Elephants in Arkansas

Shannon has a real affinity for elephants and horses, elephants more than horses. So when she found that she could spend a weekend up close and personal with real elephants, she signed us up. It would be a long weekend arriving Friday afternoon and leaving Sunday evening.

We arrived in Greenbrier, Arkansas at Riddle’s Elephant and Wildlife Sanctuary late in the afternoon after driving an hour north from Little Rock through a hard rain. The ranch was modest and had three or four small buildings and about an acre fenced in with mules/donkeys (I haven’t learned the difference yet) and two Scottish long-hair, long-horn bulls. After a quick tour of the bunk house and the cook house from our friendly greeter, Sue, we wandered over to visit the bulls while we waited for dinner.

We expected dorm-type food but were pleasantly surprised when the meal was quite tasty and even a little adventurous (at least for most of the other patrons – they’d never heard of jicama). At the end of the meal we were introduced to each other, the staff and the proprietor, Scott Riddle. Scott talked a little about his previous experience and answered just about any question anyone had. As interesting as it was, we weren’t sure when it was going to end. So Shannon made the first move towards the bunk house and the others followed quickly after.

The bunk house was a dorm-style layout with about 10 or 12 rooms and two shared bathrooms with showers. The beds were mostly singles, two per room, mounted on rollers. This was interesting because every time you made an adjustment to your sleeping position, the whole bed moved into or away from the wall depending on your movement.

The next morning we rolled out and met in the cook house around 7am for breakfast. Shannon could hardly contain her anticipation so she didn’t. If you weren’t excited about the day before talking to her, you were afterwards.

At about 8am, the adventure began. We walked over to one of three large metal barns following the handlers into the structure. The structure was the size of an airplane hangar and lit by natural light filtering in through the large garage doors on each of the four walls. Inside were pens constructed of something like 6-inch steel pipe running vertically from the floor up to about fifteen feet tall. The pipes were set wide enough for a person to slip through easily but not the elephants. The layout of the pen was in a ‘T’ pattern with two large pens on either side of the ‘T’ with sliding gates to separate the pens from each other. In the middle was the corridor leading from the pens in the barn to the outdoor enclosures.

Once inside the barn, we filed along the wall about 15-20 feet from the nearest pen. Our eyes finally adjusted to the relative darkness to reveal two African elephants in their respective pens. Most of us gasped or grinned from ear to ear at the sight of the enormous animals. While Scott talked of the enclosures and the elephants within, the other handlers prepared food and delivered it to each of the elephants. This barn contained a mother-daughter pair.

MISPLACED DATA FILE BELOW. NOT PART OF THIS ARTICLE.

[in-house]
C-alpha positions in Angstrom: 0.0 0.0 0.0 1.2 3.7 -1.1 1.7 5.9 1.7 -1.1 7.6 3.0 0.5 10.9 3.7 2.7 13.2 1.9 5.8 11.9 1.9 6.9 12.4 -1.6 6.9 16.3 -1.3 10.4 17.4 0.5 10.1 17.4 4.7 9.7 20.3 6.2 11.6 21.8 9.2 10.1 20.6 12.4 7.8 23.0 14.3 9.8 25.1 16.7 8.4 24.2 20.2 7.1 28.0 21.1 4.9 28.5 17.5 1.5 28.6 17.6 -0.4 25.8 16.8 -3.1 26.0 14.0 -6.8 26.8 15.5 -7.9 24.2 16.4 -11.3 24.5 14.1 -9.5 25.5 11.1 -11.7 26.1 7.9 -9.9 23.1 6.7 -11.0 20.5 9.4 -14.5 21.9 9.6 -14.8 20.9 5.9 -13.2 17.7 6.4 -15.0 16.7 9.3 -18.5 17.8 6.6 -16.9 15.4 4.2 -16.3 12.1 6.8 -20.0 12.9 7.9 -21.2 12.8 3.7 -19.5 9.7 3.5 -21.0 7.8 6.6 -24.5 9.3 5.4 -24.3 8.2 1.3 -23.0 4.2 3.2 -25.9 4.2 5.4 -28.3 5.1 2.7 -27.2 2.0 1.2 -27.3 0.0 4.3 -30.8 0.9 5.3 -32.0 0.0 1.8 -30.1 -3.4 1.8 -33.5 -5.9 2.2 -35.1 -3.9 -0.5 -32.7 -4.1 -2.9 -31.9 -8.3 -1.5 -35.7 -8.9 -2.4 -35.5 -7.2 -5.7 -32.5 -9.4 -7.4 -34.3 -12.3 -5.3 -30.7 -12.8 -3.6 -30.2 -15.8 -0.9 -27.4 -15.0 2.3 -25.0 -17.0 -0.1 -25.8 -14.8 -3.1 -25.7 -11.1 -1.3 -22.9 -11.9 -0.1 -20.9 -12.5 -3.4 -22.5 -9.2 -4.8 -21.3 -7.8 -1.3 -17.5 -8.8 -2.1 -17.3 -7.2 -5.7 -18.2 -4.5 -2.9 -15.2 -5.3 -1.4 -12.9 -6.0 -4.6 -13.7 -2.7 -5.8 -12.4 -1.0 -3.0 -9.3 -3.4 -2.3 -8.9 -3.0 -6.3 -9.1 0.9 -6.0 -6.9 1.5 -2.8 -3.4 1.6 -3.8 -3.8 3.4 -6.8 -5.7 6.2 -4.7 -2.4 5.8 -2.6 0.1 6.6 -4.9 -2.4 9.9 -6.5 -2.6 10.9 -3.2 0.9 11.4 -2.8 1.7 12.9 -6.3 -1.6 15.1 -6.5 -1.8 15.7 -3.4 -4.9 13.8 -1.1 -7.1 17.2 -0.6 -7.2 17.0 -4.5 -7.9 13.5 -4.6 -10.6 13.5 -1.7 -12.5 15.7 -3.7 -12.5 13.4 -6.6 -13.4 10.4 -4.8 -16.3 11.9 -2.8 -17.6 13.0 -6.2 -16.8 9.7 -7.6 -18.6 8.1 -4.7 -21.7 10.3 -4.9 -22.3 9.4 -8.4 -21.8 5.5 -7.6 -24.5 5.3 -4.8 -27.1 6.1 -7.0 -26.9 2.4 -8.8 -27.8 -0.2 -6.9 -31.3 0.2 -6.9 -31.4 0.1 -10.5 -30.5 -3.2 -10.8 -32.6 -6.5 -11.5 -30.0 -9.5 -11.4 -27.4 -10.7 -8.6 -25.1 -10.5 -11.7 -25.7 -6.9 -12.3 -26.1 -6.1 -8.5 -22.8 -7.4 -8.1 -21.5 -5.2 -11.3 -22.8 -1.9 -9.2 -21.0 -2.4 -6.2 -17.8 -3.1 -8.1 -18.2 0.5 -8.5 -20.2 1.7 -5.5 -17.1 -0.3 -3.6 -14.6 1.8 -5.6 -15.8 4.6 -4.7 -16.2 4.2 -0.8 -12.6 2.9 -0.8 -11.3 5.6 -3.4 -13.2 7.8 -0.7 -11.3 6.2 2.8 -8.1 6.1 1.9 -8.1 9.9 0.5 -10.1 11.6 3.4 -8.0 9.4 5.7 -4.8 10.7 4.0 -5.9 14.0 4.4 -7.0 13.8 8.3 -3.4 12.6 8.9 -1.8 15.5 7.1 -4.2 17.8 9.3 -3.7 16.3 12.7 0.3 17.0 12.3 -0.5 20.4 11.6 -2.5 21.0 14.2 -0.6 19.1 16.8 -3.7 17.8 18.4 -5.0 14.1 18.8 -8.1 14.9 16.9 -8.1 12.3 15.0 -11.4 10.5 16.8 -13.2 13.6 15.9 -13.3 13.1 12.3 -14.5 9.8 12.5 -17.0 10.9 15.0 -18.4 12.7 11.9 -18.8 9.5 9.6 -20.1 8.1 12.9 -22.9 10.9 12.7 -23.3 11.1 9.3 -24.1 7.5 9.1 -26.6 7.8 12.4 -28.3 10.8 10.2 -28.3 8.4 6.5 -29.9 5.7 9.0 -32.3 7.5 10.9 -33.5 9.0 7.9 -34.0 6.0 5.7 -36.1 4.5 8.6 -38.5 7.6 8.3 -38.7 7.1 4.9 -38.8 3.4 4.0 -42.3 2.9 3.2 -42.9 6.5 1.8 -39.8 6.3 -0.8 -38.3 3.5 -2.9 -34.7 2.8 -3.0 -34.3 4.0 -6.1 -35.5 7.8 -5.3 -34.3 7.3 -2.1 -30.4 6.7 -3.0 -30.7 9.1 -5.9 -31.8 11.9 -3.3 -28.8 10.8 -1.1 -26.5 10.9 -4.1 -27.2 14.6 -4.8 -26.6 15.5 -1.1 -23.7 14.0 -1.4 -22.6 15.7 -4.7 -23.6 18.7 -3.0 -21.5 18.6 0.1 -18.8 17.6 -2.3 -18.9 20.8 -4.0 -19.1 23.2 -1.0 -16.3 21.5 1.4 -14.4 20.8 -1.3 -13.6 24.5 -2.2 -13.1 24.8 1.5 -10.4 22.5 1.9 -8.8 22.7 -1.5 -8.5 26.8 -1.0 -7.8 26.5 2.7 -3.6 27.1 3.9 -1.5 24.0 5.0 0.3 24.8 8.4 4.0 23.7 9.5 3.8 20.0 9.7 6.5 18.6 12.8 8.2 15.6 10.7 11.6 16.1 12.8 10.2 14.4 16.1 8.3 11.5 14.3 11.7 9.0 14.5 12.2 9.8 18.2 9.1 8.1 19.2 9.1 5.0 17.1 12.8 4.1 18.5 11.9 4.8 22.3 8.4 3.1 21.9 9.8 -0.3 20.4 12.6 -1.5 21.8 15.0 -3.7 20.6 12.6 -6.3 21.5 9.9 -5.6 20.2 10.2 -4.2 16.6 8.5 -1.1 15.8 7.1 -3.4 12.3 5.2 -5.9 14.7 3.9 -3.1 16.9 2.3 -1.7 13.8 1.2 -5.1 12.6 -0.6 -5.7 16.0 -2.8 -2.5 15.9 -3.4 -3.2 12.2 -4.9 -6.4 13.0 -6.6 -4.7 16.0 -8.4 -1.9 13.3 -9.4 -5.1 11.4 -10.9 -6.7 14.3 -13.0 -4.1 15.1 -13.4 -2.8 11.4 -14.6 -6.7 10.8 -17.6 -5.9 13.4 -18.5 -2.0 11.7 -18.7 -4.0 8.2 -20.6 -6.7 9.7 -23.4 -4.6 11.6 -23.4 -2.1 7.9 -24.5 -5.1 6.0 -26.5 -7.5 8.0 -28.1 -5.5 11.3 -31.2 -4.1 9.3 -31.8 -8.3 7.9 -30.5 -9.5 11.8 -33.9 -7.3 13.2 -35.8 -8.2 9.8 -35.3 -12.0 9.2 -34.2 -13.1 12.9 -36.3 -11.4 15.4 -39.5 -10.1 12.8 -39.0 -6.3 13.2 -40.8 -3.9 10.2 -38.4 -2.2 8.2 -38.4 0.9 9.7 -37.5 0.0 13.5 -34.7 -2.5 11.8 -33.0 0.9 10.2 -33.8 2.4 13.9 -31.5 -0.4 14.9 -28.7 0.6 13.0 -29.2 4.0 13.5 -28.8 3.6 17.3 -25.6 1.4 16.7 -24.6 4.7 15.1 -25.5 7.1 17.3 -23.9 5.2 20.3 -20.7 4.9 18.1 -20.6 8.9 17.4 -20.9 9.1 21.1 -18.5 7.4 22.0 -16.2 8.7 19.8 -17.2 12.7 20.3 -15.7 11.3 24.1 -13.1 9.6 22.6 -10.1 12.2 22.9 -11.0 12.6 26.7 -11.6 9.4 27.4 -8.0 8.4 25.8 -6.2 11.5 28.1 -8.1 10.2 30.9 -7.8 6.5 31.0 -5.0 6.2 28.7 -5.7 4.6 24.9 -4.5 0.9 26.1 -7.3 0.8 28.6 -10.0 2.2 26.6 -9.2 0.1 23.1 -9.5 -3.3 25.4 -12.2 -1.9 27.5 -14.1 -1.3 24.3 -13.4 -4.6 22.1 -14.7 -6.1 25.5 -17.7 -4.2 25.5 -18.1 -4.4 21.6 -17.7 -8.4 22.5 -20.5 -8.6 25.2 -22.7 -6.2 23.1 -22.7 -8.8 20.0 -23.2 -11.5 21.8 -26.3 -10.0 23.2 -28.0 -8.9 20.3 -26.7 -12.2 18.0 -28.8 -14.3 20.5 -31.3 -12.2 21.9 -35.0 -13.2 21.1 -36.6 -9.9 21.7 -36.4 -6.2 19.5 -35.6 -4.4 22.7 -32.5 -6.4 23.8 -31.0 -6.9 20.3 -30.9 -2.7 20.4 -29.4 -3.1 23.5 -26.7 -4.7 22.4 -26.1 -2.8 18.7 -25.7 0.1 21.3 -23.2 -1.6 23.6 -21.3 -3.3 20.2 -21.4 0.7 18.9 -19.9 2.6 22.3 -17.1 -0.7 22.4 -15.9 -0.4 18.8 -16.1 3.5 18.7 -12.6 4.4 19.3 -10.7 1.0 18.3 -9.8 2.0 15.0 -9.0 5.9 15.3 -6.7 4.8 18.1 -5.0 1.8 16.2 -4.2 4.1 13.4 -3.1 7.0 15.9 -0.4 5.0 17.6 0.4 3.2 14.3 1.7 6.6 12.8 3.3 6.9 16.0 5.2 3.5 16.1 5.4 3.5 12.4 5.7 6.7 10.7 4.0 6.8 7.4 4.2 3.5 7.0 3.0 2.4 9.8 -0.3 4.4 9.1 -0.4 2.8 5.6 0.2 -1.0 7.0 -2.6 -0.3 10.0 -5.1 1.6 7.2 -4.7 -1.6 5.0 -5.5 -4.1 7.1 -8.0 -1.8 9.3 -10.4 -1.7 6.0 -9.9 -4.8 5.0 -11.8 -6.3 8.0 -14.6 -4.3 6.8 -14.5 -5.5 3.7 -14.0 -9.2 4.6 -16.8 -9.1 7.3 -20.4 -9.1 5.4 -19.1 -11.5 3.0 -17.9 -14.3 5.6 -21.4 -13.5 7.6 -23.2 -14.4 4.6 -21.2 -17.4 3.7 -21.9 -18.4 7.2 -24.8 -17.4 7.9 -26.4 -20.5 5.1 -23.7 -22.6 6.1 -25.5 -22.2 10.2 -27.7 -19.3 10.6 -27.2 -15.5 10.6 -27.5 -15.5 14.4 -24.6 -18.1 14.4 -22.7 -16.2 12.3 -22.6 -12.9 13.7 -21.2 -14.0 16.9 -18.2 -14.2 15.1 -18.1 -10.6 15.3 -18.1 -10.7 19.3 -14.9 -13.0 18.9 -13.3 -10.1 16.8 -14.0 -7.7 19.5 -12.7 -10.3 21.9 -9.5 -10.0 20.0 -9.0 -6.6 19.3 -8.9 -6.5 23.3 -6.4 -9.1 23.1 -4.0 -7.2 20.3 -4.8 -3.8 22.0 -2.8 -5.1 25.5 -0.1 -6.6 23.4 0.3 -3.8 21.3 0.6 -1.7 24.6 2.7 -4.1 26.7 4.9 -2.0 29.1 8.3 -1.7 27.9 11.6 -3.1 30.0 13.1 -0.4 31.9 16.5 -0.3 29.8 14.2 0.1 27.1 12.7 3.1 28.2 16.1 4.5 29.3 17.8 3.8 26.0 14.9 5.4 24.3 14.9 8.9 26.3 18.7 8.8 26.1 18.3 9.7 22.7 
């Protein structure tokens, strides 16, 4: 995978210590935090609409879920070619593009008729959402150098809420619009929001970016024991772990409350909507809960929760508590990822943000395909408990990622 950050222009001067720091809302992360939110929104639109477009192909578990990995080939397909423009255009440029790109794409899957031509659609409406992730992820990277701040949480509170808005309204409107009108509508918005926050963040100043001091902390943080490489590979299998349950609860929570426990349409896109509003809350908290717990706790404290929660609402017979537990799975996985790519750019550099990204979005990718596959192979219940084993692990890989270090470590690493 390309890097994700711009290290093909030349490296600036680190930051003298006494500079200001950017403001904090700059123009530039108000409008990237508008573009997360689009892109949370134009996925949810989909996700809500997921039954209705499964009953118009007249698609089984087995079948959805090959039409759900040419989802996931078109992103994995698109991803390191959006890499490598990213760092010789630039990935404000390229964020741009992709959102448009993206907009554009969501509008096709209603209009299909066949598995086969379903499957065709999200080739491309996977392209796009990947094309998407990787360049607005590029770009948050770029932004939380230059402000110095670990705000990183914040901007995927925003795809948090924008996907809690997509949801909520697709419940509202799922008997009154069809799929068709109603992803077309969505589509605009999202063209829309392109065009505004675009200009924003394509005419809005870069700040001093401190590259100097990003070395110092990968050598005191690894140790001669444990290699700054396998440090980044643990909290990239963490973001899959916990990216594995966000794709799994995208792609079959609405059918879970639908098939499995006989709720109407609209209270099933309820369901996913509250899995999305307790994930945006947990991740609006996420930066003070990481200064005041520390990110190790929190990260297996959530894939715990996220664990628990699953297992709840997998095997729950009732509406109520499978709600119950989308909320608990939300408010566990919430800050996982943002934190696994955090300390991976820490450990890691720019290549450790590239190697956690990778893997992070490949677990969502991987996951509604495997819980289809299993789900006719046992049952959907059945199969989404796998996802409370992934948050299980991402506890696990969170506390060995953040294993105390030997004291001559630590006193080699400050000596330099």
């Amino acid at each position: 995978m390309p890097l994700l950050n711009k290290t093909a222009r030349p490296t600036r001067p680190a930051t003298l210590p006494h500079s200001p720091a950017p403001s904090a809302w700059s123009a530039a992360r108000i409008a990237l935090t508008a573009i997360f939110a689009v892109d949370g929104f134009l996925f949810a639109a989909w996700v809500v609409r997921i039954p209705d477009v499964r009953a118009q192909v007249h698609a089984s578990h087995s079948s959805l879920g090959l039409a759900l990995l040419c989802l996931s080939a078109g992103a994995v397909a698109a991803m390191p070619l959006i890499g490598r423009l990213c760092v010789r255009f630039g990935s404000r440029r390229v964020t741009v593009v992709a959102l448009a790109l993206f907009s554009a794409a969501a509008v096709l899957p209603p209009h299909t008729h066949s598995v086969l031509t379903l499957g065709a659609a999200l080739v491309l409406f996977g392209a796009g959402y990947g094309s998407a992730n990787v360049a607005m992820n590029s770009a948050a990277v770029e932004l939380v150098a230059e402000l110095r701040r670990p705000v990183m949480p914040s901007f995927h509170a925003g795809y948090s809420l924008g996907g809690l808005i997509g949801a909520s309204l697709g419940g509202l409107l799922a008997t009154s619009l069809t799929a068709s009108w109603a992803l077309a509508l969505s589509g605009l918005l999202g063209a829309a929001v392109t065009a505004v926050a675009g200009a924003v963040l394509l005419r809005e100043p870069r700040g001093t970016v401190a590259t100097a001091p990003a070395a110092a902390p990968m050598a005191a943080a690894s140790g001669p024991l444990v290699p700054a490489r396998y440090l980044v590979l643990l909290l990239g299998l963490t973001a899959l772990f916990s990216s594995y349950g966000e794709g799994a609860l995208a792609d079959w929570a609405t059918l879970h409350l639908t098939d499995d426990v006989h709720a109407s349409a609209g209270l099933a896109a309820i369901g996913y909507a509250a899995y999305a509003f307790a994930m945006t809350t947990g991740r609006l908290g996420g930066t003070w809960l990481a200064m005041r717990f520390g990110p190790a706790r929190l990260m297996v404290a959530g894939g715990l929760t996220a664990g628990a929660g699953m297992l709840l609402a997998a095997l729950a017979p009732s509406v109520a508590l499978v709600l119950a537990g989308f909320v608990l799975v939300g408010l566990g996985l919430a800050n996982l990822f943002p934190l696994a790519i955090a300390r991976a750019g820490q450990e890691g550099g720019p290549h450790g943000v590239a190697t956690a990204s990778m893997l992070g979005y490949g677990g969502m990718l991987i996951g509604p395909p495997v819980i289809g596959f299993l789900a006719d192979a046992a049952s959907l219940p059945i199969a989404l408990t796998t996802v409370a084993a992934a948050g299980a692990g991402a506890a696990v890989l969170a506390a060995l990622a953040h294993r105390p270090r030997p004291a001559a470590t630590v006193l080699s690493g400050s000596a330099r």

After feeding, the handlers washed each elephant with garden hoses. The elephants really enjoyed this part of their morning. The mother was instructed to bend down, which she did so the handler could get water on her forehead and the top of her head with the hose. After the rinsing, the hoses were tidied up and you could tell the elephants knew what was coming next as they both began swaying their heads and trunks back and forth, rocking from one front leg to the other. The handlers then moved some of the enormous gates to put the two elephants together in the near pen.

Together in one pen, the youngest elephant continued her excited state by running around and under the mother’s head and trunk while jutting her trunk out towards all of us visitors still lined up on the wall.

Following an impromptu question and answer session, the handlers moved some more giant gates to allow the pair of elephants into the bottom of the ‘T’ that would lead them to the outdoor enclosure where they would spend the rest of the day. We watched their little parade following the handler through the ‘T’ with the young elephant following the mother in the classic form of the following elephant holding the tail of the leading elephant.

Once the pair of them was in the outdoor enclosure, we were directed to slide through the bars and follow the elephants outside. We were again asked to stand 15-20 feet back from the giant steel fence of the outdoor enclosure (though these pipes ran horizontally and further spaced) while we watched them forage for their hay and cover themselves in dirt.

All of this was very interesting but we were becoming a little disappointed that we would only be allowed to be within fifteen feet of the elephants. Fortunately for us, this was just the warm-up.

The final barn we visited had two Indian female elephants. Like the previous two barns, we watched from a distance as the handlers fed the pair of elephants. Instead of bathing them and then escorting them through a steel pipe corridor as before, these two were allowed to wander to a grassy field across the road leading to the barn. We followed in anticipation of a more personal experience with the elephants.